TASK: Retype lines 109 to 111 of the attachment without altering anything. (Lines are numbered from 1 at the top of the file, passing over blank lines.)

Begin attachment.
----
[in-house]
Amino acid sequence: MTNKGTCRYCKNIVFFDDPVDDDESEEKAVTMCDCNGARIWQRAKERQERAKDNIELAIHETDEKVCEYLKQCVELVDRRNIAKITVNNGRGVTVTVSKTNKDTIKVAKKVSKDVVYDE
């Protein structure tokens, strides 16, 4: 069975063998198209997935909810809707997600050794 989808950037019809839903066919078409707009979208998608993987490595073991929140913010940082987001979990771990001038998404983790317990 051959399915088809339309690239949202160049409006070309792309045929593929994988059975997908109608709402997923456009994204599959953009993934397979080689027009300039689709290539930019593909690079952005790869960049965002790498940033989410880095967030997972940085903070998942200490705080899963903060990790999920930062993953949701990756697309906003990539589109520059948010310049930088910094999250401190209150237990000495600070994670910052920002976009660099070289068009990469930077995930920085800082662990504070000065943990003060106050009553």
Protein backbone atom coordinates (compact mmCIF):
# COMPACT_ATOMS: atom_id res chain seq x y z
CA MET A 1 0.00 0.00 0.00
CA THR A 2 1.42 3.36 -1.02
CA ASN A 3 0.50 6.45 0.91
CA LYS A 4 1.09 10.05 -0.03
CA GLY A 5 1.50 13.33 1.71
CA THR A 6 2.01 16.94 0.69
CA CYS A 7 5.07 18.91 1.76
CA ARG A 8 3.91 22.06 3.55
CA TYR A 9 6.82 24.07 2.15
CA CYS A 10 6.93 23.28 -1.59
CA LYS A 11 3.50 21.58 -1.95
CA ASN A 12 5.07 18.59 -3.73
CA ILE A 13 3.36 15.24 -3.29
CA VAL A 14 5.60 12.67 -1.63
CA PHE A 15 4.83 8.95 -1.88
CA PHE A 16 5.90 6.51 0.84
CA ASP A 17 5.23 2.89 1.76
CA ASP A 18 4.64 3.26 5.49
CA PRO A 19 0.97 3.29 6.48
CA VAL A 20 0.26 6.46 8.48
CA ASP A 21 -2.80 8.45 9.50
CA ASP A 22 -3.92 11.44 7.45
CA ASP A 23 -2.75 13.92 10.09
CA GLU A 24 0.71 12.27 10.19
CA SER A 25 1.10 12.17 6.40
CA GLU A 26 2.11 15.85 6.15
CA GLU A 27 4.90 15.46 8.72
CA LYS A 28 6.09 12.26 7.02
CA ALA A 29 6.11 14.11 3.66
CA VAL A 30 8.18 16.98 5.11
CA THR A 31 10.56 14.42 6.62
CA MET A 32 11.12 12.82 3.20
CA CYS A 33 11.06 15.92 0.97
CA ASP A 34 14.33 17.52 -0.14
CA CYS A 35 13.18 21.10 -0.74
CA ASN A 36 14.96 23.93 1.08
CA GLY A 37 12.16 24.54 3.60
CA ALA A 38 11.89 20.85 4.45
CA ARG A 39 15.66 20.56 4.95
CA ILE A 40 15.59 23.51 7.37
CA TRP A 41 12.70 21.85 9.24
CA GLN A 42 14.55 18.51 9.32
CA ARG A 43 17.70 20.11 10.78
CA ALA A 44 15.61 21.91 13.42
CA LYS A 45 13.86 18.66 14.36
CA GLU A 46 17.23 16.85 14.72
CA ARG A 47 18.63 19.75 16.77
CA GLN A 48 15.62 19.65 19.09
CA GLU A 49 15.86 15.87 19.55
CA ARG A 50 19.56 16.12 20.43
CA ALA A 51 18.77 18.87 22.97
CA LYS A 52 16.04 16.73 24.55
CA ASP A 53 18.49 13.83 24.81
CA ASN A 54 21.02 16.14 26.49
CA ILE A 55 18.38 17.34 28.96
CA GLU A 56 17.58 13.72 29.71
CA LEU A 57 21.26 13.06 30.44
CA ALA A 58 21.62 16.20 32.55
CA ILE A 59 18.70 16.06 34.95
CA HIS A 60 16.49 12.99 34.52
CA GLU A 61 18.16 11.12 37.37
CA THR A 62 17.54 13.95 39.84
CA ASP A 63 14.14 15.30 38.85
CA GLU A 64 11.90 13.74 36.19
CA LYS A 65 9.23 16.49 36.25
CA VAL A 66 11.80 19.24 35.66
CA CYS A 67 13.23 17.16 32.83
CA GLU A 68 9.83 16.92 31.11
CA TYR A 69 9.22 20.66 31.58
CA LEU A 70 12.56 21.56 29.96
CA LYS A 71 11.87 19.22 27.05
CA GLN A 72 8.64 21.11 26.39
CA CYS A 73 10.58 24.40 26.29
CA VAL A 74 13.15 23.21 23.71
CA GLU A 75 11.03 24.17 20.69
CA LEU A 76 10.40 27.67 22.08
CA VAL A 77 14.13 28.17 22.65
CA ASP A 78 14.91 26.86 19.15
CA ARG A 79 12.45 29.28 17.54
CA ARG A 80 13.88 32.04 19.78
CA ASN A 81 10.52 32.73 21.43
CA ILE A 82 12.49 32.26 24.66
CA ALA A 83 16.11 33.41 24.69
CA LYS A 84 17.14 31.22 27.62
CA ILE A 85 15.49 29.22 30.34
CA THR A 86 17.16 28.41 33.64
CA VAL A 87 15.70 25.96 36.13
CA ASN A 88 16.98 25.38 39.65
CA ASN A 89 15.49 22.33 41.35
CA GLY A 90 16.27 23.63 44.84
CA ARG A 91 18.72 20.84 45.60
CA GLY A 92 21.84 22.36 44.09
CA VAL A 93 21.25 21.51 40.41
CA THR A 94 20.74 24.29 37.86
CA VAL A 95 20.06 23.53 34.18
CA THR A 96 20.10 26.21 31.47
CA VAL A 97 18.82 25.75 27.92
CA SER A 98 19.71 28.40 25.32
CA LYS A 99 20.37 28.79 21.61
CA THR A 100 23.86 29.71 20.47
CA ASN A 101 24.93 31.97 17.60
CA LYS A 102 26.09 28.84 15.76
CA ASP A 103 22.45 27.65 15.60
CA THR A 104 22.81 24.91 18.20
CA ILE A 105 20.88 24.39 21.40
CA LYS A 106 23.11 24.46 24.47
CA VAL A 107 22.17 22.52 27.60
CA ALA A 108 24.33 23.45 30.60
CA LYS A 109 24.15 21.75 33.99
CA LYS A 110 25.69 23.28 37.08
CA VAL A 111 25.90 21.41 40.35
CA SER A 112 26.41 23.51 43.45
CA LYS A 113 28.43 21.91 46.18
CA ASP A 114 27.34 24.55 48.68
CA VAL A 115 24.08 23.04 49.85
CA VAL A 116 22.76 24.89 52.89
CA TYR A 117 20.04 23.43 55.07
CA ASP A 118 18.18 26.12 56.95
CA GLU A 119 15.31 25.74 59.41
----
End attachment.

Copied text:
CA THR A 104 22.81 24.91 18.20
CA ILE A 105 20.88 24.39 21.40
CA LYS A 106 23.11 24.46 24.47